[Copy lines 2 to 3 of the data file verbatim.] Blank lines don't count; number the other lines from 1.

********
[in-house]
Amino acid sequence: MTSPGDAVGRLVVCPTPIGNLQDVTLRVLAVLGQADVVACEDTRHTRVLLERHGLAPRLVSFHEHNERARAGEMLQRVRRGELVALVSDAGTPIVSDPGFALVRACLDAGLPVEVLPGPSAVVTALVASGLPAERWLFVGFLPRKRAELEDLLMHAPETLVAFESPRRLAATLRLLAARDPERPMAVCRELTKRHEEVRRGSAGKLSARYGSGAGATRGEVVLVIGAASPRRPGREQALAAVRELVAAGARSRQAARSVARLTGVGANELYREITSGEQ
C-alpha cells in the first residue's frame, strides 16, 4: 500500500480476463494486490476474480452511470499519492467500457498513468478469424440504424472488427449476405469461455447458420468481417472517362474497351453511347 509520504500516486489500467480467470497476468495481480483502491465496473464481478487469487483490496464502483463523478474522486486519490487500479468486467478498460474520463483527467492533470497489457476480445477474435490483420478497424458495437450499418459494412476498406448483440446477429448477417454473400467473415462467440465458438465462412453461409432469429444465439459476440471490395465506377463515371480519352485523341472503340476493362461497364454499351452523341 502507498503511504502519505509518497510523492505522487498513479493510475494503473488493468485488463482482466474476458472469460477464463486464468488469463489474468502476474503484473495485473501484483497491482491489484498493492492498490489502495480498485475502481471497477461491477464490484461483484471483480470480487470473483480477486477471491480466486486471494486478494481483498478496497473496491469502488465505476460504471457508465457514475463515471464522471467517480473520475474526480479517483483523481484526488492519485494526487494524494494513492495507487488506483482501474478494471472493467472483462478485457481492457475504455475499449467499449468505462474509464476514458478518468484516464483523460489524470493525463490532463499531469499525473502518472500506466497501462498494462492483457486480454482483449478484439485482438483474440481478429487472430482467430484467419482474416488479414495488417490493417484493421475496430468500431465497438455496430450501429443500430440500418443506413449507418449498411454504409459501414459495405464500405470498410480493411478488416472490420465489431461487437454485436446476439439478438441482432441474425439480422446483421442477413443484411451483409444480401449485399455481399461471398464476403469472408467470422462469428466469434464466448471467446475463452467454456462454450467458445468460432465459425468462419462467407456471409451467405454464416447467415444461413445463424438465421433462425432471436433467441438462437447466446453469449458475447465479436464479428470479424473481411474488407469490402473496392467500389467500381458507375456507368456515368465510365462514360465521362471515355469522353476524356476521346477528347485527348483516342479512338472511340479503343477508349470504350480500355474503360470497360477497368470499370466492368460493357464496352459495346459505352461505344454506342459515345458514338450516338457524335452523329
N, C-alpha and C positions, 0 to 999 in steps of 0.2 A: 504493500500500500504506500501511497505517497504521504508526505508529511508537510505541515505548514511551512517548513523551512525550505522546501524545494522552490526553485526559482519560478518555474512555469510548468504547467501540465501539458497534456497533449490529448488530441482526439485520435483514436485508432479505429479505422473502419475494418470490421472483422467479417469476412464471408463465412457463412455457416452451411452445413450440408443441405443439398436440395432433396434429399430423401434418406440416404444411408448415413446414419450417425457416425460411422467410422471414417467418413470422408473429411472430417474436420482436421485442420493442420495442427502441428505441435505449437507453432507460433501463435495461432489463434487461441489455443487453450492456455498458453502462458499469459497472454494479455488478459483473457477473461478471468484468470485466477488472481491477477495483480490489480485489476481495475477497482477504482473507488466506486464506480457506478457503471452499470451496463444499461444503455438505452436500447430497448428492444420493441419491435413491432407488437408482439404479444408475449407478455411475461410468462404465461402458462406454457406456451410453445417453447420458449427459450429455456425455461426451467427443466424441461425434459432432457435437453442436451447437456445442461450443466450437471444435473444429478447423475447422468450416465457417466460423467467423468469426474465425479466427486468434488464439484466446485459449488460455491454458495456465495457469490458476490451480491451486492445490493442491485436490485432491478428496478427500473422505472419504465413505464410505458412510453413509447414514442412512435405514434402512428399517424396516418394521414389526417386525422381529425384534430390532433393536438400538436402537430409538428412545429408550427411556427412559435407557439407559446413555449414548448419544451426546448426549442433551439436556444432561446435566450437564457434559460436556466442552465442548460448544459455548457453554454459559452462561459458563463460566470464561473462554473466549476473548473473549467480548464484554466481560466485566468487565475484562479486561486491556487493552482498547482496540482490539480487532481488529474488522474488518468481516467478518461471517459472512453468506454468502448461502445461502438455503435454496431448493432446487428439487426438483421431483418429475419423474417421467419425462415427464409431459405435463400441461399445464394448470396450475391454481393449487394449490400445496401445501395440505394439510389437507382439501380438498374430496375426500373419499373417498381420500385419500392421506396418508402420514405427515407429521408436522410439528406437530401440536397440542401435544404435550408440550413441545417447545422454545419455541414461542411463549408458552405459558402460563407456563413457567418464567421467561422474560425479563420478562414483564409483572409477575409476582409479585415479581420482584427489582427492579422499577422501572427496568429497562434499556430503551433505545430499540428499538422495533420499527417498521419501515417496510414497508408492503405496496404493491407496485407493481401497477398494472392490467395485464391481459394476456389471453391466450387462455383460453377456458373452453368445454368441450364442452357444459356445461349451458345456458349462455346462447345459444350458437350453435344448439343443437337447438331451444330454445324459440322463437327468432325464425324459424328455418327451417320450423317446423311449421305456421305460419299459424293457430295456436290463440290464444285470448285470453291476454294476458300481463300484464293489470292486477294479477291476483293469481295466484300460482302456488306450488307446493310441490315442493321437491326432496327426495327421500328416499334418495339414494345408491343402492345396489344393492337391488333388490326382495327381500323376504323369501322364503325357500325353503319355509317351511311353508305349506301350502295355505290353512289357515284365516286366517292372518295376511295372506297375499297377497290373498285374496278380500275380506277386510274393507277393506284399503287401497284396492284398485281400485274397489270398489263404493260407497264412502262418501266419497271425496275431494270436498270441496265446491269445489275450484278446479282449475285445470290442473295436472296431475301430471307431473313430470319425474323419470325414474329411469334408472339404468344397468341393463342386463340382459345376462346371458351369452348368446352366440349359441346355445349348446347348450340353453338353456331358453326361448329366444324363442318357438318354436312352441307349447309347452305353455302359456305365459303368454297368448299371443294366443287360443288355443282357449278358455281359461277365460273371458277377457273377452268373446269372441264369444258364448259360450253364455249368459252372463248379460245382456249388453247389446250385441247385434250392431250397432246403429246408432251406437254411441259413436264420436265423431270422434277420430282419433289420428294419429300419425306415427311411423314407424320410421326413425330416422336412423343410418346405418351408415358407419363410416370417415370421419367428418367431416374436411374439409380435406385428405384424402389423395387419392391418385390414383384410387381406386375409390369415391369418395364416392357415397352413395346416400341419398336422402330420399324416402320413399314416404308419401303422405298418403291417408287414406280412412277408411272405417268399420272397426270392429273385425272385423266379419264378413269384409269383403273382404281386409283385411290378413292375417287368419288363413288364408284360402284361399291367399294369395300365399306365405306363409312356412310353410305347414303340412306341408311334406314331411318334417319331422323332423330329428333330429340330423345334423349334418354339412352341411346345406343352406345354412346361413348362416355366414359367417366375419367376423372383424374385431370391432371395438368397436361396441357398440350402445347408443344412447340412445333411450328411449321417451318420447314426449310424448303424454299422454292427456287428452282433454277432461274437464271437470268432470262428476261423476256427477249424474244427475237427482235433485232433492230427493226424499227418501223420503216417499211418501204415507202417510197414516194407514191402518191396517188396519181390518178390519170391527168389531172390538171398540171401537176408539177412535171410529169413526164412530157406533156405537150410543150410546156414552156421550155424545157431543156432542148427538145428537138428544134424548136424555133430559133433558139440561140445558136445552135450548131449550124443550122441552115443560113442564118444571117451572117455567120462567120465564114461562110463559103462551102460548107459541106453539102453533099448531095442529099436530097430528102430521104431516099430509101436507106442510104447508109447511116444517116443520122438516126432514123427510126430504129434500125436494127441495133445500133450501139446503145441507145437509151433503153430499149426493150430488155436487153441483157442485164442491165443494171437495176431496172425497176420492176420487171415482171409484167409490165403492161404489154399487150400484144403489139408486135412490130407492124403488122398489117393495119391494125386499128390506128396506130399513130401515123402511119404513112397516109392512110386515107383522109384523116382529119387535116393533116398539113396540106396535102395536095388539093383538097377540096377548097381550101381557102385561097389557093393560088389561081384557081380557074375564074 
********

Amino acid sequence: MTSPGDAVGRLVVCPTPIGNLQDVTLRVLAVLGQADVVACEDTRHTRVLLERHGLAPRLVSFHEHNERARAGEMLQRVRRGELVALVSDAGTPIVSDPGFALVRACLDAGLPVEVLPGPSAVVTALVASGLPAERWLFVGFLPRKRAELEDLLMHAPETLVAFESPRRLAATLRLLAARDPERPMAVCRELTKRHEEVRRGSAGKLSARYGSGAGATRGEVVLVIGAASPRRPGREQALAAVRELVAAGARSRQAARSVARLTGVGANELYREITSGEQ
C-alpha cells in the first residue's frame, strides 16, 4: 500500500480476463494486490476474480452511470499519492467500457498513468478469424440504424472488427449476405469461455447458420468481417472517362474497351453511347 509520504500516486489500467480467470497476468495481480483502491465496473464481478487469487483490496464502483463523478474522486486519490487500479468486467478498460474520463483527467492533470497489457476480445477474435490483420478497424458495437450499418459494412476498406448483440446477429448477417454473400467473415462467440465458438465462412453461409432469429444465439459476440471490395465506377463515371480519352485523341472503340476493362461497364454499351452523341 502507498503511504502519505509518497510523492505522487498513479493510475494503473488493468485488463482482466474476458472469460477464463486464468488469463489474468502476474503484473495485473501484483497491482491489484498493492492498490489502495480498485475502481471497477461491477464490484461483484471483480470480487470473483480477486477471491480466486486471494486478494481483498478496497473496491469502488465505476460504471457508465457514475463515471464522471467517480473520475474526480479517483483523481484526488492519485494526487494524494494513492495507487488506483482501474478494471472493467472483462478485457481492457475504455475499449467499449468505462474509464476514458478518468484516464483523460489524470493525463490532463499531469499525473502518472500506466497501462498494462492483457486480454482483449478484439485482438483474440481478429487472430482467430484467419482474416488479414495488417490493417484493421475496430468500431465497438455496430450501429443500430440500418443506413449507418449498411454504409459501414459495405464500405470498410480493411478488416472490420465489431461487437454485436446476439439478438441482432441474425439480422446483421442477413443484411451483409444480401449485399455481399461471398464476403469472408467470422462469428466469434464466448471467446475463452467454456462454450467458445468460432465459425468462419462467407456471409451467405454464416447467415444461413445463424438465421433462425432471436433467441438462437447466446453469449458475447465479436464479428470479424473481411474488407469490402473496392467500389467500381458507375456507368456515368465510365462514360465521362471515355469522353476524356476521346477528347485527348483516342479512338472511340479503343477508349470504350480500355474503360470497360477497368470499370466492368460493357464496352459495346459505352461505344454506342459515345458514338450516338457524335452523329